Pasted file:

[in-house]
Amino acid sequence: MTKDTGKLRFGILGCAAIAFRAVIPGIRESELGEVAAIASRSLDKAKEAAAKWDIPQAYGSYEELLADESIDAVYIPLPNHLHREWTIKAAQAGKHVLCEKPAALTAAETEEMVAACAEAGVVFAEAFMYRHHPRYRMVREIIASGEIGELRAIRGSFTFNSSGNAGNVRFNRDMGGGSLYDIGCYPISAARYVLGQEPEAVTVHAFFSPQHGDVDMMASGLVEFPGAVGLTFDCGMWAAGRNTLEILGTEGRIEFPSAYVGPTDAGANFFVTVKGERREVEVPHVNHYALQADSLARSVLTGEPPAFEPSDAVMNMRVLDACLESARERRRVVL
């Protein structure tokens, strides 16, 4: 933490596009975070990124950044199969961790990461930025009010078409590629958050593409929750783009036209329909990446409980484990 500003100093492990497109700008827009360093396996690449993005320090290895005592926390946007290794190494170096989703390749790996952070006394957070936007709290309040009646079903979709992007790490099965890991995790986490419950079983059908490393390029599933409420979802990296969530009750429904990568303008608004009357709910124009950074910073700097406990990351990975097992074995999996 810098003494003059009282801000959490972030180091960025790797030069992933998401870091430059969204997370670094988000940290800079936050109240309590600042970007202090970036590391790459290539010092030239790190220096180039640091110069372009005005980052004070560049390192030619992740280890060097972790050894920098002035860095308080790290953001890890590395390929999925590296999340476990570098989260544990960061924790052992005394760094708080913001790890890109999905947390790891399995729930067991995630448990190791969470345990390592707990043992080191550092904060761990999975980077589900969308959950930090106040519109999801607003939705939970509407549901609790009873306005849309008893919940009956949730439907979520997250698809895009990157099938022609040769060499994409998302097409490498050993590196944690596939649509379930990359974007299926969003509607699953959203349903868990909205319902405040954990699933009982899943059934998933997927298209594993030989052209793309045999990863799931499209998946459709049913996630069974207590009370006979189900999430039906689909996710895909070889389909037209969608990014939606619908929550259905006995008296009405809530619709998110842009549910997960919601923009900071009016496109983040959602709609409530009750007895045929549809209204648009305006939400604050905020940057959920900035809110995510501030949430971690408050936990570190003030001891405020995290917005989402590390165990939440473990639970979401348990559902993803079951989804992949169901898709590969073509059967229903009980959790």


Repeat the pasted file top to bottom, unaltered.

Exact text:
[in-house]
Amino acid sequence: MTKDTGKLRFGILGCAAIAFRAVIPGIRESELGEVAAIASRSLDKAKEAAAKWDIPQAYGSYEELLADESIDAVYIPLPNHLHREWTIKAAQAGKHVLCEKPAALTAAETEEMVAACAEAGVVFAEAFMYRHHPRYRMVREIIASGEIGELRAIRGSFTFNSSGNAGNVRFNRDMGGGSLYDIGCYPISAARYVLGQEPEAVTVHAFFSPQHGDVDMMASGLVEFPGAVGLTFDCGMWAAGRNTLEILGTEGRIEFPSAYVGPTDAGANFFVTVKGERREVEVPHVNHYALQADSLARSVLTGEPPAFEPSDAVMNMRVLDACLESARERRRVVL
């Protein structure tokens, strides 16, 4: 933490596009975070990124950044199969961790990461930025009010078409590629958050593409929750783009036209329909990446409980484990 500003100093492990497109700008827009360093396996690449993005320090290895005592926390946007290794190494170096989703390749790996952070006394957070936007709290309040009646079903979709992007790490099965890991995790986490419950079983059908490393390029599933409420979802990296969530009750429904990568303008608004009357709910124009950074910073700097406990990351990975097992074995999996 810098003494003059009282801000959490972030180091960025790797030069992933998401870091430059969204997370670094988000940290800079936050109240309590600042970007202090970036590391790459290539010092030239790190220096180039640091110069372009005005980052004070560049390192030619992740280890060097972790050894920098002035860095308080790290953001890890590395390929999925590296999340476990570098989260544990960061924790052992005394760094708080913001790890890109999905947390790891399995729930067991995630448990190791969470345990390592707990043992080191550092904060761990999975980077589900969308959950930090106040519109999801607003939705939970509407549901609790009873306005849309008893919940009956949730439907979520997250698809895009990157099938022609040769060499994409998302097409490498050993590196944690596939649509379930990359974007299926969003509607699953959203349903868990909205319902405040954990699933009982899943059934998933997927298209594993030989052209793309045999990863799931499209998946459709049913996630069974207590009370006979189900999430039906689909996710895909070889389909037209969608990014939606619908929550259905006995008296009405809530619709998110842009549910997960919601923009900071009016496109983040959602709609409530009750007895045929549809209204648009305006939400604050905020940057959920900035809110995510501030949430971690408050936990570190003030001891405020995290917005989402590390165990939440473990639970979401348990559902993803079951989804992949169901898709590969073509059967229903009980959790």